First Impressions (Pre burn-in)
I bought these headphones for a reasonable pair of cans that I could throw around/in my bag and not worry about them if I'm in a rush on my way to uni. I set my budget myself to at AUD/USD$100, and obviously wanted both durability as much fidelity in my audio. After doing research I narrowed it down to a few competing sets from AKG, Audio-Tech and Sennheiser (all around the same price point), and these came out the top choice after sampling each of the sets. Even so, I wasn't all too impressed by the sound. (The in-store sample had a hundred or so hours in it according to the store owner, and had not been burnt-in in any way.) Despite that, I bought them, they were SG$109, roughly AUD/USD$90.
Packaging is neat, a lot of clear plastic, which is expected of pretty much any low-mid range headphone nowadays. Included are the headphones, an extension cable (approx 3.5m or 12ft.) and a 1/8inch female to 1/4inch male TRS adaptor for use in a mixer, portable amp or home system.
The headphones are reasonably well made. Pretty much covered in plastic except for the shell of the driver housings, a lightly brushed black metal and the reinforcings of the head-band. The metallic-looking plastic that makes up the earcup brackets looks a little tacky from up close, but is conservative enough not to be too embarrassing. The hinge that allow the earcup brackets to swivel 90 degrees backward aren't cheapishly loose, but do have a little more give than I'm comfortable with. If anything gives out, it would probably be this. The cable is thick and plastic-y rather than rubbery, making tangles a little easier to deal with, but the initial un-memorising from their tightly wound positions takes a good day of headphone dangling by the plug end. The reliefs on both the earcup and plug ends feel sturdy and resilient. The padding feels the same faux leathery stuff on the Sennheiser HD280 Pro albeit a tad thicker. The padding was mutated for a good few days after removing it from the packaging, seemingly crammed into the thin moulded plastic tray for months.
The headphones, after a good 8 hours are reasonably comfortable. They are light, due to their lack of much metal, and the cups go perfectly around my moderately large ears. The ear cups swivel and fit the range of head shapes, and the embrace is spread evenly throughout the surface area of the padding. Being light, and thus having a low momentum, it is difficult to get them to move from their position.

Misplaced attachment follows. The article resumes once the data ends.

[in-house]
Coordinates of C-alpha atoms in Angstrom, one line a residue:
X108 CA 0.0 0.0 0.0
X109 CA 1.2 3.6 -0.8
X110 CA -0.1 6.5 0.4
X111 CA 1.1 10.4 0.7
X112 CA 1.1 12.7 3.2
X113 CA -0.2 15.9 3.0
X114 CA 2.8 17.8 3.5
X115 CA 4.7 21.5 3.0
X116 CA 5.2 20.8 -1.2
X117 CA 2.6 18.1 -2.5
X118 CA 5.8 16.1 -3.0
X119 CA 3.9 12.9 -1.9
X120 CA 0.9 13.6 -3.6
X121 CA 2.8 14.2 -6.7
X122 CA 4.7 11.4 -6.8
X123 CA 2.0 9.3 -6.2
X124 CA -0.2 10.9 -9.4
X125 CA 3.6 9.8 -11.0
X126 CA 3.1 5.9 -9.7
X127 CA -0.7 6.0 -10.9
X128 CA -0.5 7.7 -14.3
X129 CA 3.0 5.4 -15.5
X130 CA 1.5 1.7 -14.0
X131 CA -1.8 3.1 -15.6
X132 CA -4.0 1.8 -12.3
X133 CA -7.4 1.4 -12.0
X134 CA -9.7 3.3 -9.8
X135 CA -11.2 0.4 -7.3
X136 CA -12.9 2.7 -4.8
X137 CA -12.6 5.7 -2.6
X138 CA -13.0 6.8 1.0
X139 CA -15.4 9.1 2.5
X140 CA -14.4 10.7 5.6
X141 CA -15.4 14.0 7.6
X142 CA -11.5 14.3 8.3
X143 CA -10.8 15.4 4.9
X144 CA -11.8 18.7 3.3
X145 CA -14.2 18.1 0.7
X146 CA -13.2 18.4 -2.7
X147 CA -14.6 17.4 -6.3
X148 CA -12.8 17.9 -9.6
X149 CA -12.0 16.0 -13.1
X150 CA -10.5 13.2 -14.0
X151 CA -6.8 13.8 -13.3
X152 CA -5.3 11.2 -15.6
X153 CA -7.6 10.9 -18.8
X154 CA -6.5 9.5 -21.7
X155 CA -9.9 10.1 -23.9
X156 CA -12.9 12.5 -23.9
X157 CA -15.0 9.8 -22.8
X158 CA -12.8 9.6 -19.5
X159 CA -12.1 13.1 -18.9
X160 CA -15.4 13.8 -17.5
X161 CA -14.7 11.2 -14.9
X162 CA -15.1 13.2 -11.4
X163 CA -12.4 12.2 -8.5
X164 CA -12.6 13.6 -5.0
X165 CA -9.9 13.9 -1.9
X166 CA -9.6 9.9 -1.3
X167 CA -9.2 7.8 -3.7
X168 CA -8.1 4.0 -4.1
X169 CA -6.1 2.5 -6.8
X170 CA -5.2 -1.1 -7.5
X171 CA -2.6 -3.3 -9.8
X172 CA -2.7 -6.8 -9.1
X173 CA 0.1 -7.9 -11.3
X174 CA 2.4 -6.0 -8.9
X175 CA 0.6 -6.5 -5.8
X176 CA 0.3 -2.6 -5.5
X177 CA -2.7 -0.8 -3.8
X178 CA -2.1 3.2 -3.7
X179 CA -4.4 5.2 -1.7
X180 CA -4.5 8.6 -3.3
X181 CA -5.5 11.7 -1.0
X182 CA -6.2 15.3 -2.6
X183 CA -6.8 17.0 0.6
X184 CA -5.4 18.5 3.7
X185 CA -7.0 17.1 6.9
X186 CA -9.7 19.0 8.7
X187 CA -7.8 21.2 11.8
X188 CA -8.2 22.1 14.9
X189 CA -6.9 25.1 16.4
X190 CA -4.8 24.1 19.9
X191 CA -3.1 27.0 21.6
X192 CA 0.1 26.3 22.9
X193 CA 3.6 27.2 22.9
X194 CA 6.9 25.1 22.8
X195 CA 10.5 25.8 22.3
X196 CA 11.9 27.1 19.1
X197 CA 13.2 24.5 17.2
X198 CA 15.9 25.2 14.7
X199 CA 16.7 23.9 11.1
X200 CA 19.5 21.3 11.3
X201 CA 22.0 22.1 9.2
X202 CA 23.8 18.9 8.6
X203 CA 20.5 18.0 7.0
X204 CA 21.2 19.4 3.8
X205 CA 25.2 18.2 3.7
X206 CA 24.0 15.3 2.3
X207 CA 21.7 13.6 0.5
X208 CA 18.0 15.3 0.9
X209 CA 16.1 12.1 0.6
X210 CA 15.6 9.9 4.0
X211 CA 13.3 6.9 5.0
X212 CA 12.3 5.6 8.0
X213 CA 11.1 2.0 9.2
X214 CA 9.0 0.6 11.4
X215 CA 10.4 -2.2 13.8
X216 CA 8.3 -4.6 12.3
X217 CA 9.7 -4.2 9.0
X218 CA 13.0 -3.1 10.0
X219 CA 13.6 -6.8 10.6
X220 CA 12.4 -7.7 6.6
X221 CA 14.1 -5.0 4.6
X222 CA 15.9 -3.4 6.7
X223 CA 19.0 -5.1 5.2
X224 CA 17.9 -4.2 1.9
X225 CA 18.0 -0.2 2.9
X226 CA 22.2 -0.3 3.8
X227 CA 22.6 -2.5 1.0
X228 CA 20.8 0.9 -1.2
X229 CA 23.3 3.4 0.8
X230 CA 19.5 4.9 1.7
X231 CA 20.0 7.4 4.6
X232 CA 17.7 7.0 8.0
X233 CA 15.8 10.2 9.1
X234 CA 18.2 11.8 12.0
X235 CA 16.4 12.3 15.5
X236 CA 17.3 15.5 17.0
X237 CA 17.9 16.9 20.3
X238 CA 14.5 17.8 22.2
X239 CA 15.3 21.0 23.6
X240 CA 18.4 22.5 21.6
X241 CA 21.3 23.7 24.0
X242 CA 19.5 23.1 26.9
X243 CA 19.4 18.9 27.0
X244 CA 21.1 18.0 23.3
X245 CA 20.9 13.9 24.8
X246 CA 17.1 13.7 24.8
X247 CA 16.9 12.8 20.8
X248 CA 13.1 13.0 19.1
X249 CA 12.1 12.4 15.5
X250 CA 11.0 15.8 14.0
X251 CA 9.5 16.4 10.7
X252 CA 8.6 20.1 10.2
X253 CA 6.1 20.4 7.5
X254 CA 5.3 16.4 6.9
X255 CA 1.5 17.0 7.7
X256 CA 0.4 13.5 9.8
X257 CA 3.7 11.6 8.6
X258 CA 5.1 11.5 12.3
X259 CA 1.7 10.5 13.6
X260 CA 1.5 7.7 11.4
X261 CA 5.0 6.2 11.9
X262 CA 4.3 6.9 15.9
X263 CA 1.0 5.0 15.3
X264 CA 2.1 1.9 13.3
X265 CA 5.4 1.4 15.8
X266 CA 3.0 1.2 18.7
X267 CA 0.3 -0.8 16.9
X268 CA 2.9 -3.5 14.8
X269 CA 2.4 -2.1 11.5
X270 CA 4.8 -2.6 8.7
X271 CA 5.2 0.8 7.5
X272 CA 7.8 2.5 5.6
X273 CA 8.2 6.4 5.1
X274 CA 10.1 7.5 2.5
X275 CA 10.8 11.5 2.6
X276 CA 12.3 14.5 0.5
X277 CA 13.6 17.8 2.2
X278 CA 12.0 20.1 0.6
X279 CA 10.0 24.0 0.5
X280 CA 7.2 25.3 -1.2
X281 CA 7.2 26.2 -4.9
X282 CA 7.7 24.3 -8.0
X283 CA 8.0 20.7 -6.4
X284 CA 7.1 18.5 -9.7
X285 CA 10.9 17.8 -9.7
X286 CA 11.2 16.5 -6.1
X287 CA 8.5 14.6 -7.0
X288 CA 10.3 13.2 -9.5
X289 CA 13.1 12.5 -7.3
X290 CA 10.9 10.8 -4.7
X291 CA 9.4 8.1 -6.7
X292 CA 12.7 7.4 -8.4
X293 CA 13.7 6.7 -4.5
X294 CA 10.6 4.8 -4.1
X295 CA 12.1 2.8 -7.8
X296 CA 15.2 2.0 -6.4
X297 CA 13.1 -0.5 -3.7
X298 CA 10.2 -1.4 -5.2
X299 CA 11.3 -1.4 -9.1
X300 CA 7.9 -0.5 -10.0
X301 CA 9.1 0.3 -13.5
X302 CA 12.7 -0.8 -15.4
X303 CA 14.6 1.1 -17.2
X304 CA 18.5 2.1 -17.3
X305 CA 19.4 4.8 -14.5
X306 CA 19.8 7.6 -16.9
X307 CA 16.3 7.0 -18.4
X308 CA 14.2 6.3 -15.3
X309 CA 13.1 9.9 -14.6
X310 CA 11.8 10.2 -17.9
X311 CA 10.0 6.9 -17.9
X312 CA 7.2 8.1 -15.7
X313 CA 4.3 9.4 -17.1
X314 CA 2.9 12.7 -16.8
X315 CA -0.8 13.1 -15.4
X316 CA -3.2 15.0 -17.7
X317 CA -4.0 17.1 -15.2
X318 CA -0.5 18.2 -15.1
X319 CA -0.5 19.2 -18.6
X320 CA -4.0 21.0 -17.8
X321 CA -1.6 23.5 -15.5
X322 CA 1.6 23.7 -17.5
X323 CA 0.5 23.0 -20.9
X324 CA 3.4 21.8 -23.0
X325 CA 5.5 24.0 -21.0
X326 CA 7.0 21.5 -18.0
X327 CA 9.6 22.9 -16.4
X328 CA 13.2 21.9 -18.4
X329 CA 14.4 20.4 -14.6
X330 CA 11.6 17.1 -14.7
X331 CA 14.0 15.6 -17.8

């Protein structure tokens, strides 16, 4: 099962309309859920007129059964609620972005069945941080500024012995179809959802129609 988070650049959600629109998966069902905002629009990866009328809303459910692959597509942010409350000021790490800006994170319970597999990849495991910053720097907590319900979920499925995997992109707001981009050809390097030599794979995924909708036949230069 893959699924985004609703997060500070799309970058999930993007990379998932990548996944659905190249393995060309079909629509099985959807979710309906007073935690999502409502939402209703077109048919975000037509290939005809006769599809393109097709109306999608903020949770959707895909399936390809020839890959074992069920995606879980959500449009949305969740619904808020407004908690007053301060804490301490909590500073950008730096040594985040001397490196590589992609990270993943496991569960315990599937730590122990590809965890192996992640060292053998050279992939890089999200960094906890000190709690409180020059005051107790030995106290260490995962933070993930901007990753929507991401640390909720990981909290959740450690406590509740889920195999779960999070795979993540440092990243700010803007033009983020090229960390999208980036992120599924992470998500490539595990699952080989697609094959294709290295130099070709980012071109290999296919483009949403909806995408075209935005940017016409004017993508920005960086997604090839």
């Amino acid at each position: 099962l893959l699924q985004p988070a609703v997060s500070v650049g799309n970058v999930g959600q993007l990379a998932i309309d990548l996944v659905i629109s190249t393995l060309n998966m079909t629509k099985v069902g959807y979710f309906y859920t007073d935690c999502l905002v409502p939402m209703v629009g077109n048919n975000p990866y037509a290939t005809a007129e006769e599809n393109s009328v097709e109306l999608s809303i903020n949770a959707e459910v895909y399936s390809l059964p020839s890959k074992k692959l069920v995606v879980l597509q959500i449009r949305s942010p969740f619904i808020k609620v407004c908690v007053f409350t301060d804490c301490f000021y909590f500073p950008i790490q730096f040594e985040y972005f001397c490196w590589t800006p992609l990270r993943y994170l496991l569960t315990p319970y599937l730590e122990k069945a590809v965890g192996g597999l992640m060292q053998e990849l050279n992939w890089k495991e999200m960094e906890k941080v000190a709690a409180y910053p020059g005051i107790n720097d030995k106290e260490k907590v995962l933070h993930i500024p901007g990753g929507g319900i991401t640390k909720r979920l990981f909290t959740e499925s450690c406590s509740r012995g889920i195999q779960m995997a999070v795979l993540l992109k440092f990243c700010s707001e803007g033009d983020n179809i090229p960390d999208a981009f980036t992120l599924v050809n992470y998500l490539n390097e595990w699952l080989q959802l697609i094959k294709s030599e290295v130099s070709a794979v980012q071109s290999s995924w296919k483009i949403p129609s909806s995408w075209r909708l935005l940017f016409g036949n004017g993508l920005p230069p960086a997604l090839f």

When I talk about the audio quality of these Denons, I must admit that I am a Christian who listens to a quite a bit of "Christian" music which is more or less a very rock sound, a full band concert. I also listen to rock, folk and acoustic pop in the form of Coldplay, Mumford & Sons and John Mayer, for examples.
Down to the good stuff. In the store, the cans were boomy, bottom heavy, too warm and lacked "clarity". Or in other words, everything above 800Hz or so, seemed cut by a good 6dB. Still better than the *cough*Sennheiser HD428*cough* which was tinny, clangy and lacked anything real below mid-bass and better than, well, we won't name the rest. Was a choice between bad, "badder" and unmentionable. But the pair that I brought home, after delaying my dread and regret as much as possible, suprised me. They weren't great, but they were really decent. And for a hundred bucks, a steal. The start of John Mayer's "Belief" had a real drive to the bassline during the intro, but it wasn't overly warm and boomy, much more controlled and refined. I would say everything below 125Hz is shelved at a good +3dB dropping almost like a HPF once below 30-40Hz. However, going up the frequency range, the vocal mids (1-3kHz) were quite dominant, at least a 3dB boost, a large boost in this frequency range especially. Even further up, the vocal high-mids (4-8kHz) hit a sudden ~3dB drop for the whole octave and resulted in the "sweetness/airiness" of many vocals to be lost and the soundstage to be overly present and sometimes overwhelming. Also, things like the crack of a snare became quite distant and crashes/rides both became easily overlooked and a delayed shimmery. Suddenly the lively-ness factor dropped a few notches. But on a positive note, the highs were all there. Some of the time.
I'll have to listen a lot more to comment on the width, depth and height of the sound stage. So far, quite frontal.
People have said this headphone sounds a million times better through an amp. I don't know how they know, these came out a few months ago and they haven't bought new headphones since the HD800's came out. But remember, I haven't burnt these in yet. A few half day of both freq sweeps and white noise should loosen these up some. I'll get back to you on that once in back in my homeland. But even now, were they worth it? I would definitely say these are up there in value for the sub-$150 range and I actually don't regret my decision on bit.
Post-Flight & Burn Impressions
So I just got back home to Australia after purchasing these in Asia and I spent about 12hrs (including rest periods) on a frequency sweep all the way up to 25,800Hz cycling through 180 seconds, 20 seconds and 8 seconds for each sweep. Loud enough that putting them on for a moderate time could cause temporary partial deafness or at least an annoying ringing, so I rate it around 123-125dB. (according to the sensitivity rating of 101dB/mW, approx 200mW). After the frequency sweep, I threw some white noise at it for about 6 hours, 5 mins rest every hour.